Stepp v. Covance Central Laboratory Services, Inc., No. 18-3292 (7th Cir. 2019)Annotate this Case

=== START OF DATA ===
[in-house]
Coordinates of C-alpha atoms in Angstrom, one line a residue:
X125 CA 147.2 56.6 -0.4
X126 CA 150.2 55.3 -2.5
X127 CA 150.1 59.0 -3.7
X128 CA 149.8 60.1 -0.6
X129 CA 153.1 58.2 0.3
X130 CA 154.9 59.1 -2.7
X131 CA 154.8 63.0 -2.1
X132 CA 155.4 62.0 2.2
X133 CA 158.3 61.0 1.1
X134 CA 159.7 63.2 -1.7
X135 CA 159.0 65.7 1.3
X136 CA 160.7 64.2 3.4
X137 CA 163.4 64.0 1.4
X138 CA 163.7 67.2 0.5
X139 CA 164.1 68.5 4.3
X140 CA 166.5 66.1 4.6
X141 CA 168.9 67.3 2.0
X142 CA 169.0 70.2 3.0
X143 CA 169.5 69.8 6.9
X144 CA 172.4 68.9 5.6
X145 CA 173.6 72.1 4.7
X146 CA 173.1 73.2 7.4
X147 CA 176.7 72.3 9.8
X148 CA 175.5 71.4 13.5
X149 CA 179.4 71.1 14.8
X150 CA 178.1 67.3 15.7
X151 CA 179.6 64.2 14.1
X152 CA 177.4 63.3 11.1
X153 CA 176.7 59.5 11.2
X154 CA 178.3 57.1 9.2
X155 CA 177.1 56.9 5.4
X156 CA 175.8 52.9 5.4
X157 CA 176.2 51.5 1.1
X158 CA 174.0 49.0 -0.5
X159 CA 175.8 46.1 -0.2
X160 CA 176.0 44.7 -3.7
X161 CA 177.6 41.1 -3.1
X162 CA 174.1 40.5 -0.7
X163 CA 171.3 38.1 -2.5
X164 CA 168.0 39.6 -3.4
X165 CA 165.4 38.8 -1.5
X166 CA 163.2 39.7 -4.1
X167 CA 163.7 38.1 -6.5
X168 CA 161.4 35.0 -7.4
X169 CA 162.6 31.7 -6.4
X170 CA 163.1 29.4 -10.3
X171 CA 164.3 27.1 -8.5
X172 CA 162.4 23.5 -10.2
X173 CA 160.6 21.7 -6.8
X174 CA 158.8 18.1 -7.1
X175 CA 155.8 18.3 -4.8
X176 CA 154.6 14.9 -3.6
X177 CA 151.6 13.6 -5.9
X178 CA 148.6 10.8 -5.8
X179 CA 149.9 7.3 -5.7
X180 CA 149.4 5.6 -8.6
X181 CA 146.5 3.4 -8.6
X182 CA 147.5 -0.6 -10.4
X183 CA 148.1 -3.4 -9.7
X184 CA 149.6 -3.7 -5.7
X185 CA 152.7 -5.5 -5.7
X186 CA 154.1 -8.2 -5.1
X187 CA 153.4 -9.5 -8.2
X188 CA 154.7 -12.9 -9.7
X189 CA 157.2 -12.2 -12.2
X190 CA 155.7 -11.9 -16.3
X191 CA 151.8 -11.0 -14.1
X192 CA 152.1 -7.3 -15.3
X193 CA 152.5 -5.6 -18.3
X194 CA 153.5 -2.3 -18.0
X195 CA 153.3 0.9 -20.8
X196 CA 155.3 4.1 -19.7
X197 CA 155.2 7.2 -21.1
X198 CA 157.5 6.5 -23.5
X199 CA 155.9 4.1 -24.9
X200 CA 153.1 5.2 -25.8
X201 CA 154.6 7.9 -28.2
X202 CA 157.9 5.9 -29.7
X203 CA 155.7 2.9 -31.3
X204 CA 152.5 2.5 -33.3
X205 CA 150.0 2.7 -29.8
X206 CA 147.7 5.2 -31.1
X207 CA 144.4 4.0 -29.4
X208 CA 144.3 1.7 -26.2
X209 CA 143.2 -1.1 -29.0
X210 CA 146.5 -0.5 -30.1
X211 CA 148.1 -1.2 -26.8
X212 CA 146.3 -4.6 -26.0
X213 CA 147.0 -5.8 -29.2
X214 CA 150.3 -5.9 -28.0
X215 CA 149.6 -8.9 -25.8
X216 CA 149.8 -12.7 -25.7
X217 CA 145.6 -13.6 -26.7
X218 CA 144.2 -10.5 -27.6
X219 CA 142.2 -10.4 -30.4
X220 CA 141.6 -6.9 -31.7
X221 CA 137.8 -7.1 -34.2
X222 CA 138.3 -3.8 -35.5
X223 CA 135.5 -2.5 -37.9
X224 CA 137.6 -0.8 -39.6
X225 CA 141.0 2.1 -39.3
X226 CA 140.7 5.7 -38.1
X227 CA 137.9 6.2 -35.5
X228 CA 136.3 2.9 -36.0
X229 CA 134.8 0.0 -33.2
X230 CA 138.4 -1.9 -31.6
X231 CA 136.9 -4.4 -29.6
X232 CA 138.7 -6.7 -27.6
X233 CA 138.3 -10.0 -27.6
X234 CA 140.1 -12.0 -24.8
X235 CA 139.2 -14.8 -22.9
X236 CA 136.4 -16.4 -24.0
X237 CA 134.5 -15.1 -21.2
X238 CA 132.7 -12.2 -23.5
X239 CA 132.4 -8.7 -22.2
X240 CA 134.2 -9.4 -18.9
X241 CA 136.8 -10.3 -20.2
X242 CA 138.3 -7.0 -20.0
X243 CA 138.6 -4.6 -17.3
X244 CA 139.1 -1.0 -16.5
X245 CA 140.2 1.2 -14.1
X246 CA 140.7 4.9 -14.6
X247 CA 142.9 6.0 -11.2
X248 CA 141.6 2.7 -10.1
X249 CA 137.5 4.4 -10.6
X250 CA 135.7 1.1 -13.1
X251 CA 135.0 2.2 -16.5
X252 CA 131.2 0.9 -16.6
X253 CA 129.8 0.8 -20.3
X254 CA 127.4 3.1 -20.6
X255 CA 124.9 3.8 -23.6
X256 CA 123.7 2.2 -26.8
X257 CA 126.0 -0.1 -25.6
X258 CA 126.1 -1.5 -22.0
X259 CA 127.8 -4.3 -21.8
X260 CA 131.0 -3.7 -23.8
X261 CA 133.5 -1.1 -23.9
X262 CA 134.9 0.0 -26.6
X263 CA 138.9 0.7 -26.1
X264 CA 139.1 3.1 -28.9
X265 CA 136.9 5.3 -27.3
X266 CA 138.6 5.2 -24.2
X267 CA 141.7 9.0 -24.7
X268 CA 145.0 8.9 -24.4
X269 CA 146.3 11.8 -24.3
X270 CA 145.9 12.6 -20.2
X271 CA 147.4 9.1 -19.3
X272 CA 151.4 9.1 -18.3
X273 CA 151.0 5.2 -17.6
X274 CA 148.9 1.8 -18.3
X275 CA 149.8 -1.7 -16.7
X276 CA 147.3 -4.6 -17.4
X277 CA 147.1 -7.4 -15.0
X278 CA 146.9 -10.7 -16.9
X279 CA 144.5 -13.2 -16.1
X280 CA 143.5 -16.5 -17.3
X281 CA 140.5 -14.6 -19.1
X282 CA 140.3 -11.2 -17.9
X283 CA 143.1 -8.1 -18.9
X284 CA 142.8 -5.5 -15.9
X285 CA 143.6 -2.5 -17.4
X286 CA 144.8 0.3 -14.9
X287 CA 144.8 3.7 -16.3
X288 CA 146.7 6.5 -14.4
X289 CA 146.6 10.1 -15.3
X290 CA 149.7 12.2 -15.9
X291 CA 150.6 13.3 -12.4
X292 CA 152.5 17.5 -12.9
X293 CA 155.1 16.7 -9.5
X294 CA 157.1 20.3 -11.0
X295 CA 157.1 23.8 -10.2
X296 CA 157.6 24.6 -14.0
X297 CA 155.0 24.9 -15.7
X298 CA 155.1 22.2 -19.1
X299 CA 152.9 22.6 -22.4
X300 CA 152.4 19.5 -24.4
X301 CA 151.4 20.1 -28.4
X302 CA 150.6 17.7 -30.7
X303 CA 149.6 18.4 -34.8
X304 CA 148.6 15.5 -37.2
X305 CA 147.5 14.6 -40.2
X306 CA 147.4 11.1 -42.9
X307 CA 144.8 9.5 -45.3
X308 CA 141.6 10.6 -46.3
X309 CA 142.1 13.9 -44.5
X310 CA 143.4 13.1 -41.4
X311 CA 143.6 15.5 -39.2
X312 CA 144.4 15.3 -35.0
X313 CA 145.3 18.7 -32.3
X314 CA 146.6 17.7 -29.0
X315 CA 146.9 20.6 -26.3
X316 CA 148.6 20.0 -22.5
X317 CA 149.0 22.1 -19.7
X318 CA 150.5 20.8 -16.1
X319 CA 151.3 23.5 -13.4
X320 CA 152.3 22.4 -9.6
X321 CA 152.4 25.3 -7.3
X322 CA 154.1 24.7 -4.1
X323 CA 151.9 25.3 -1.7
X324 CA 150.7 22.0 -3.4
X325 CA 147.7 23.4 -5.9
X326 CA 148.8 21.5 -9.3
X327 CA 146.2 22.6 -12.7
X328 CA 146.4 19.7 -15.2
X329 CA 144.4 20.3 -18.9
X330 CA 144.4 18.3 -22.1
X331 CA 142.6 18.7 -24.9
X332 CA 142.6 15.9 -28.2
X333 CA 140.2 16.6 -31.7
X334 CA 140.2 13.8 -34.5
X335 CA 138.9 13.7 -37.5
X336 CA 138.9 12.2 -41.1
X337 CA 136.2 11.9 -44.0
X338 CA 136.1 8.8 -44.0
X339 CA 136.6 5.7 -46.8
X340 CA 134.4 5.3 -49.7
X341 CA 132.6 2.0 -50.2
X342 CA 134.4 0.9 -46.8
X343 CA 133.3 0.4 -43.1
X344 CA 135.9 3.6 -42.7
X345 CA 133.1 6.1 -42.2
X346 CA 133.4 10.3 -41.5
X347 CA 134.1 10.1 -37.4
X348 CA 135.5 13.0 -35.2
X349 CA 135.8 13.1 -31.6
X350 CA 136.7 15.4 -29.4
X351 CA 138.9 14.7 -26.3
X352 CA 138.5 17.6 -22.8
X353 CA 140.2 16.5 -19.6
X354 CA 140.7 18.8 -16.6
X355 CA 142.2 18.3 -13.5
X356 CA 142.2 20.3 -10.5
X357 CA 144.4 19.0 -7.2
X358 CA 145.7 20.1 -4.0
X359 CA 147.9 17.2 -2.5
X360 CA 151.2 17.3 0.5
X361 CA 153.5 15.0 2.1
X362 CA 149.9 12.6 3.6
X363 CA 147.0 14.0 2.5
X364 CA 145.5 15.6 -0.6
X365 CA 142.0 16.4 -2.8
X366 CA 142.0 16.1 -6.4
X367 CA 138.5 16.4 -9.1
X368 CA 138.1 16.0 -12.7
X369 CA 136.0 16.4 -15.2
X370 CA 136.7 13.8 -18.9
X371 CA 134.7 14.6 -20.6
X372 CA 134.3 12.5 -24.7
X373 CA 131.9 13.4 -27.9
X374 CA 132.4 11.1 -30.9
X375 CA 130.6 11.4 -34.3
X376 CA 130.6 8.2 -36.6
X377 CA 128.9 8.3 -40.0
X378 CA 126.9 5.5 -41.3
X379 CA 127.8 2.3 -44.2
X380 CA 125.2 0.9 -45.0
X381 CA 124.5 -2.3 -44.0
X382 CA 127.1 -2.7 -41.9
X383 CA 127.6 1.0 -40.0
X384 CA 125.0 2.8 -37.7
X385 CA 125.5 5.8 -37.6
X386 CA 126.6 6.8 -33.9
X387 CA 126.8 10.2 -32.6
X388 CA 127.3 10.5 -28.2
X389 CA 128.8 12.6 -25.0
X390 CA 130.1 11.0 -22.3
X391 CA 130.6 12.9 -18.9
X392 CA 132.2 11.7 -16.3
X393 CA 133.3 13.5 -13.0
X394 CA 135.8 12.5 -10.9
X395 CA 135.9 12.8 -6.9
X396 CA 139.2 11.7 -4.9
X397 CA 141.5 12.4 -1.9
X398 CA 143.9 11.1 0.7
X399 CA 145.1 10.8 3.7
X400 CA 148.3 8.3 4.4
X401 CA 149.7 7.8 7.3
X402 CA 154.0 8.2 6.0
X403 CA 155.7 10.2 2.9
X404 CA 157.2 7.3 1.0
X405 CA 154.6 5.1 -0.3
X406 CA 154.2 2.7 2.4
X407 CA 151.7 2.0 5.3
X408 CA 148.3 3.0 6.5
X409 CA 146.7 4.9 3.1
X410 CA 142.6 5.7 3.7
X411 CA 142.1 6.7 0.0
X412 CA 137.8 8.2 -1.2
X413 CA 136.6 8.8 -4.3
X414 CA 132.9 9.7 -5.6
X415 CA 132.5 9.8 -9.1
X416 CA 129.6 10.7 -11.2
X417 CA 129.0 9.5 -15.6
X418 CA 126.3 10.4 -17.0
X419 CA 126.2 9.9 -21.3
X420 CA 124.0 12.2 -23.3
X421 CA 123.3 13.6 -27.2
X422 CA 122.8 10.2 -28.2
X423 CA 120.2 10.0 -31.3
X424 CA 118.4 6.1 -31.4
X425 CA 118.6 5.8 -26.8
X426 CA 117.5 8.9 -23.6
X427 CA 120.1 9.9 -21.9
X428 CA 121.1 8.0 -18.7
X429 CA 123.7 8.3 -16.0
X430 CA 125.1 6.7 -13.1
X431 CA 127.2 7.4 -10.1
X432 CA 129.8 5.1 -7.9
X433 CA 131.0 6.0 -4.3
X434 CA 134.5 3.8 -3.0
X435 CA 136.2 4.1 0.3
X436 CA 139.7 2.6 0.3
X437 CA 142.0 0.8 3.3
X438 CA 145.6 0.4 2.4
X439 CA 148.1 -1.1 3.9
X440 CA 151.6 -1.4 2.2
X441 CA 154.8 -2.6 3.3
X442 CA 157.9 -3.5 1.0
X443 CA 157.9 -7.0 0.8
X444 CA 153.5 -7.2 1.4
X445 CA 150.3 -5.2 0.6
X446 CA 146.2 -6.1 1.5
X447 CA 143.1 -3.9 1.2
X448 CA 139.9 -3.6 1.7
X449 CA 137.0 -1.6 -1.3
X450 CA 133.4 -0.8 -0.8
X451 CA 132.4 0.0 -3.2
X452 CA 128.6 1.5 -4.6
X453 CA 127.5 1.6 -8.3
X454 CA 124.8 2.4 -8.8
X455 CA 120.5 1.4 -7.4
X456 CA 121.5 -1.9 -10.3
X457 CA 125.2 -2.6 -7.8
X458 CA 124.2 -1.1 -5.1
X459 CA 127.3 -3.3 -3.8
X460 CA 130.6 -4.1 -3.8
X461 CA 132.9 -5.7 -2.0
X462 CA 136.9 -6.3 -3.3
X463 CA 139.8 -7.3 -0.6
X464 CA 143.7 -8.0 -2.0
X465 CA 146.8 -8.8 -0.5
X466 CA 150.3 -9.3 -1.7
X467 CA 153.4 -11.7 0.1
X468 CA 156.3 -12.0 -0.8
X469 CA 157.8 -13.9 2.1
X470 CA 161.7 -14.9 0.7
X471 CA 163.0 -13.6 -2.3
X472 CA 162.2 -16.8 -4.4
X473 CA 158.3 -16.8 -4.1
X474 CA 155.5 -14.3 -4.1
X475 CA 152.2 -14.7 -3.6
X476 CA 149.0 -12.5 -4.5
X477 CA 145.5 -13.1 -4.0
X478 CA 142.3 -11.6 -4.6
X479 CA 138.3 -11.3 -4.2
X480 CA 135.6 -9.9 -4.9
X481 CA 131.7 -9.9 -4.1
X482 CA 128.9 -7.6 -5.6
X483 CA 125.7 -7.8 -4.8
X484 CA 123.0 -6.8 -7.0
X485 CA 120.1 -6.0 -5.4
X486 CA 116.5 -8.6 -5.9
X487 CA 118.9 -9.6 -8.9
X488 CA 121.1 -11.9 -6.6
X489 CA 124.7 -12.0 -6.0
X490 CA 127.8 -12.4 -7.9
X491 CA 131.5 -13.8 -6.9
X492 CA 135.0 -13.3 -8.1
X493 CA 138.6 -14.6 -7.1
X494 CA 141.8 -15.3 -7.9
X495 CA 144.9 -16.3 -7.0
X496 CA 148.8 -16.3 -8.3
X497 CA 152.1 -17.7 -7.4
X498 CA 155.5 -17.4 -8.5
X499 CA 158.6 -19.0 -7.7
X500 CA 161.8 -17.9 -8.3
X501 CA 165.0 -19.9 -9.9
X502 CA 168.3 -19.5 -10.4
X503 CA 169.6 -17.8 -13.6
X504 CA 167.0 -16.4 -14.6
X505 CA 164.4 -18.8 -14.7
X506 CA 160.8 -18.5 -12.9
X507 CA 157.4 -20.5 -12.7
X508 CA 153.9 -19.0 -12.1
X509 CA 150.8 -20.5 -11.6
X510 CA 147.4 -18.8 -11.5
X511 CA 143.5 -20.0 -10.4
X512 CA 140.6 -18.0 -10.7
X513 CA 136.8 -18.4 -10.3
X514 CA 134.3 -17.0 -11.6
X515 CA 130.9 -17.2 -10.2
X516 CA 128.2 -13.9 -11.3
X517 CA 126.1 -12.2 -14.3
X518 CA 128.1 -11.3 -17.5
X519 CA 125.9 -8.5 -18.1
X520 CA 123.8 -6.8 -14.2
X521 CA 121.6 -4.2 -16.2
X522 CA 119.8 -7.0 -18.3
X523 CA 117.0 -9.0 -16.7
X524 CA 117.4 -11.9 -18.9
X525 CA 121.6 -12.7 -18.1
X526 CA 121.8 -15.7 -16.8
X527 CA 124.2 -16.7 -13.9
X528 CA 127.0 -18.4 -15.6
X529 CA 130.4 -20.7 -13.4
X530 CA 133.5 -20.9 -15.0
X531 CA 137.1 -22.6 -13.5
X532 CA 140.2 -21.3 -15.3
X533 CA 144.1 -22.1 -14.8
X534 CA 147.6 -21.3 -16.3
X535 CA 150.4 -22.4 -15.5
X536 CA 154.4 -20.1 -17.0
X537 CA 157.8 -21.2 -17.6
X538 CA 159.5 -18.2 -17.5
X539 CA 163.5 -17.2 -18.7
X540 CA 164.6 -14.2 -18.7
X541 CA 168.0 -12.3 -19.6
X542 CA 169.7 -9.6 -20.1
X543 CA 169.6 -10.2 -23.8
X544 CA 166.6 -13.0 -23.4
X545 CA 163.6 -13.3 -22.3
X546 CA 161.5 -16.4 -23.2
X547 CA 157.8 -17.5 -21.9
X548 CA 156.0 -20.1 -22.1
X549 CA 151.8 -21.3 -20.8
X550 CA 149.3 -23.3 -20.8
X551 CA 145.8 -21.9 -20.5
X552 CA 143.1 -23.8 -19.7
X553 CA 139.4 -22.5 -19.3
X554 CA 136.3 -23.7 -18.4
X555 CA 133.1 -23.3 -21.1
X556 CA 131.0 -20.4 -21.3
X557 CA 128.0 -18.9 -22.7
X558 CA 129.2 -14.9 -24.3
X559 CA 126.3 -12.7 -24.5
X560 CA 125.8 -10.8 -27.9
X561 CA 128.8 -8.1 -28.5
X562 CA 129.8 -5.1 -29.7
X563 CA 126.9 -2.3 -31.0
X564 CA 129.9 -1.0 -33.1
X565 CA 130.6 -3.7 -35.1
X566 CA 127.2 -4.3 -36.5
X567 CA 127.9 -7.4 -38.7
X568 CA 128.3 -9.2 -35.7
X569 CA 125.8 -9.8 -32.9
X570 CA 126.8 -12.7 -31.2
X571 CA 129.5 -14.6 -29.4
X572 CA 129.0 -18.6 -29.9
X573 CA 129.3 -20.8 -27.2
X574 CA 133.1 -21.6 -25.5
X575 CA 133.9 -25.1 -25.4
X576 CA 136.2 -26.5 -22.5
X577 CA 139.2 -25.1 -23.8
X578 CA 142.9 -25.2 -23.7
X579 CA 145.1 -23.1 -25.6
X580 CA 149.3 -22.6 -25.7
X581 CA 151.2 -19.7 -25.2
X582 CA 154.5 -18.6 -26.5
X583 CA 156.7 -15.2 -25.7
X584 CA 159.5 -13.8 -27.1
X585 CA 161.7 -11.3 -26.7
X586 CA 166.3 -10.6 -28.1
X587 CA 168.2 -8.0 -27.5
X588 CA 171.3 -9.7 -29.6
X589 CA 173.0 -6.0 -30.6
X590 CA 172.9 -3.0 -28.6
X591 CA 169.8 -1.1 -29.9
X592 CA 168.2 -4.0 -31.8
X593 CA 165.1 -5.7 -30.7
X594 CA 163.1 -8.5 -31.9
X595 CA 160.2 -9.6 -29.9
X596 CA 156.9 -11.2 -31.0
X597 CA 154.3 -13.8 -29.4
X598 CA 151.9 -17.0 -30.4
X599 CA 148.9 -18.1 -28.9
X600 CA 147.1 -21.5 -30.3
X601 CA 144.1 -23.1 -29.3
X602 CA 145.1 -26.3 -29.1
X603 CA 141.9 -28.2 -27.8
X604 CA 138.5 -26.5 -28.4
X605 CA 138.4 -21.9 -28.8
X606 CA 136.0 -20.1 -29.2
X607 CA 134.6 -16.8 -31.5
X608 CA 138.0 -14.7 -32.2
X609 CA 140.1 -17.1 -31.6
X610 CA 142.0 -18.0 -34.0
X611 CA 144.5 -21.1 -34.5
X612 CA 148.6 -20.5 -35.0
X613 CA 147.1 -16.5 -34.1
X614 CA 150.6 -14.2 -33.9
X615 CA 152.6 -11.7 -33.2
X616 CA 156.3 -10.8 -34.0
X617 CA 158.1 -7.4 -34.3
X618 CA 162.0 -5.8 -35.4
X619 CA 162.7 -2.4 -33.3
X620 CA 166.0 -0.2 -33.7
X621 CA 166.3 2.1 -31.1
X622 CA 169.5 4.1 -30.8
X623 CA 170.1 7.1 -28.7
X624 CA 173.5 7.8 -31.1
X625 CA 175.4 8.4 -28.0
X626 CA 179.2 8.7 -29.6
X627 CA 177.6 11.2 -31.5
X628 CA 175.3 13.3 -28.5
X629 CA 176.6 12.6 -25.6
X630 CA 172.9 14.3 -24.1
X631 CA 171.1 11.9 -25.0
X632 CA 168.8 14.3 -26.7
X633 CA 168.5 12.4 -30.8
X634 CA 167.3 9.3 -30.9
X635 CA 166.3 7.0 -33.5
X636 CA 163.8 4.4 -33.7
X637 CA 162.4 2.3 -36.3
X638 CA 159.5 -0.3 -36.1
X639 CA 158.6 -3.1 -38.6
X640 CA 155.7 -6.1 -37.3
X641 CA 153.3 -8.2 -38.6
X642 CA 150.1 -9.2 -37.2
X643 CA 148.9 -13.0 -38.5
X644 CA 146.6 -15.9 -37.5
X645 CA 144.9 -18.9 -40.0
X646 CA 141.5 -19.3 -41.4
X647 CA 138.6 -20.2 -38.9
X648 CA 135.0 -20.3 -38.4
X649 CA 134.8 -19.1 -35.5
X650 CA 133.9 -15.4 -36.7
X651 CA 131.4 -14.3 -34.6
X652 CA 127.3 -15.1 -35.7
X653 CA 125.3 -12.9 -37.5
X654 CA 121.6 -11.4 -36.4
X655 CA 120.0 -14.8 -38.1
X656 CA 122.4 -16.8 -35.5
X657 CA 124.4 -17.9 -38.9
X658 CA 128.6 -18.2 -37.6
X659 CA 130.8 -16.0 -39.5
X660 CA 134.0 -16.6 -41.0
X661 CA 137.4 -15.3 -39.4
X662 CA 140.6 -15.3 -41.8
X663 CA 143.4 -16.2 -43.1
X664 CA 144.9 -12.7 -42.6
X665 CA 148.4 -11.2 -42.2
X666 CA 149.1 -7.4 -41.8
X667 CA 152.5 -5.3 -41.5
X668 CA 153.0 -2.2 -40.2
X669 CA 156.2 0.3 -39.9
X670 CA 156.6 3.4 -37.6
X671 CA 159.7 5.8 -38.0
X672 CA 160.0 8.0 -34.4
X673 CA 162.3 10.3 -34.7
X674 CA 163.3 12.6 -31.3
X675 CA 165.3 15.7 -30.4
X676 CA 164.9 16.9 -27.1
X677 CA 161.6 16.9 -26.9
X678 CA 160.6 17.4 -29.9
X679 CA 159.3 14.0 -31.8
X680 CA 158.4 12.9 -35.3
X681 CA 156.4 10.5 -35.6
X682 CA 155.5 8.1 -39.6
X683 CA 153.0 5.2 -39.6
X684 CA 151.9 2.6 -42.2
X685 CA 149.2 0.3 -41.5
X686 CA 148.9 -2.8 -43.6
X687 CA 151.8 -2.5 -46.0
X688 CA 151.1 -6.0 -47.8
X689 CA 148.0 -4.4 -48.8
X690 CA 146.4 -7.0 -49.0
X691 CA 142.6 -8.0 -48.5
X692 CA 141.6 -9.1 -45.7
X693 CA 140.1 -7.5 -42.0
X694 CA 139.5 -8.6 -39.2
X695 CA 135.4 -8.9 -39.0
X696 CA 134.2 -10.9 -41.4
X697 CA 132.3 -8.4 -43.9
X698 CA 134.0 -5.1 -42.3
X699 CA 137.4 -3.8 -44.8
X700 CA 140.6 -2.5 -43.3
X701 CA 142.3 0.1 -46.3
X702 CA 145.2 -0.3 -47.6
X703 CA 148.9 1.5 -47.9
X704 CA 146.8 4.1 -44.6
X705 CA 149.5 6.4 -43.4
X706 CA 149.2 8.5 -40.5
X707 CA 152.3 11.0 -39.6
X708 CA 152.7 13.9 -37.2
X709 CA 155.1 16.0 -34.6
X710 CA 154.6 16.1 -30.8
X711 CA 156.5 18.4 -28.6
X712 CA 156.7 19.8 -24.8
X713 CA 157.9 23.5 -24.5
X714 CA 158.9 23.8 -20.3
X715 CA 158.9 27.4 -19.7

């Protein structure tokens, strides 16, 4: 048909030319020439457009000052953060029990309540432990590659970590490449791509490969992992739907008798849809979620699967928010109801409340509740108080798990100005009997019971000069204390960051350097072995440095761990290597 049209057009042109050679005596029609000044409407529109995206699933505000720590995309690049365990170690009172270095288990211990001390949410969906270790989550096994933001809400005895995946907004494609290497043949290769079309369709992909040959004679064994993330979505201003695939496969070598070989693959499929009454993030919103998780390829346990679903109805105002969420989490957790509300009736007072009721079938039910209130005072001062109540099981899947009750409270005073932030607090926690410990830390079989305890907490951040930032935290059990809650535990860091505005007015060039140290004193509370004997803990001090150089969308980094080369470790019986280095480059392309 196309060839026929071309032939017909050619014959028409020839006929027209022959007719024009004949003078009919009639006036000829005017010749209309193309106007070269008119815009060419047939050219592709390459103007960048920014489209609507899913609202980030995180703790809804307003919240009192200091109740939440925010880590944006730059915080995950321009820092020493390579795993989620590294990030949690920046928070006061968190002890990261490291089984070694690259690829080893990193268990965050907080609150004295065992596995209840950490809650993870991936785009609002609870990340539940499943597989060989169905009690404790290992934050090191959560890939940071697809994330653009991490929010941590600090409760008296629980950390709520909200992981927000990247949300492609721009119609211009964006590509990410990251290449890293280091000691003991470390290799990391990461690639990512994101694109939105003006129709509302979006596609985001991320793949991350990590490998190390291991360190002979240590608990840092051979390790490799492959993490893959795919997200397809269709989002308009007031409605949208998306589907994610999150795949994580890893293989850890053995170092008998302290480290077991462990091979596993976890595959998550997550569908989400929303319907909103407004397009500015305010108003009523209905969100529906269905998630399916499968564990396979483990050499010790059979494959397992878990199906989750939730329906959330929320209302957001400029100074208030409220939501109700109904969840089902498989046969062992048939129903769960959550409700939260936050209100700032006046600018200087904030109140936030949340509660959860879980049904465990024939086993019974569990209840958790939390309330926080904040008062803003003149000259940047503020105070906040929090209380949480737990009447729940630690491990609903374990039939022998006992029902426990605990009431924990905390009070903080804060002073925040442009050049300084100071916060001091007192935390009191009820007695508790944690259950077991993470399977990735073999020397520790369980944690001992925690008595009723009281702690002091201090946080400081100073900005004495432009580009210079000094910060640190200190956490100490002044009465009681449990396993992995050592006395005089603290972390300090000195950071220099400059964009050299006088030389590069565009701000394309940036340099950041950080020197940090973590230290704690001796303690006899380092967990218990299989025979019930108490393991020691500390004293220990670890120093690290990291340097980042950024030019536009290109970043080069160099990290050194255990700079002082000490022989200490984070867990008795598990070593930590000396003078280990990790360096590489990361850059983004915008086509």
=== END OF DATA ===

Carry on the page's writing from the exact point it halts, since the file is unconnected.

Stepp sued his former employer, Covance, alleging violations of 42 U.S.C. 2000e–3, by refusing to hire him permanently in retaliation for his earlier complaints about discrimination. Stepp received positive performance reviews in his first nine months. Two of Stepp’s temporary coworkers were made permanent around their nine-month anniversary. While a temporary worker, Stepp, an African-American male, complained that Casteel, his team leader, treated female and white employees better than male and African-American employees and confronted Casteel directly. A manager investigated Stepp’s complaints but found them baseless. Stepp filed formal charges with the EEOC Casteel complained to Ball, a supervisor, that Stepp often stared at him, shook his head, smirked, and said “uh oh.” Shortly thereafter, with Stepp still in temporary status, Covance froze new hires in his department. Stepp asked Ball if Covance did not give him permanent status before the freeze because Casteel had complained about him; she responded “yes.” Stepp’s one-year term as a temporary worker ended soon after. Grubb, a human resources partner, planned to give a 90-day extension to temporary workers whose terms ended near the December holidays but Covance advised him that a 90-day extension was too long, so he shortened the extensions. The Seventh Circuit vacated a judgment in favor of Covance. A reasonable jury could conclude that Covance refused to promote Stepp to permanent status because of his complaints.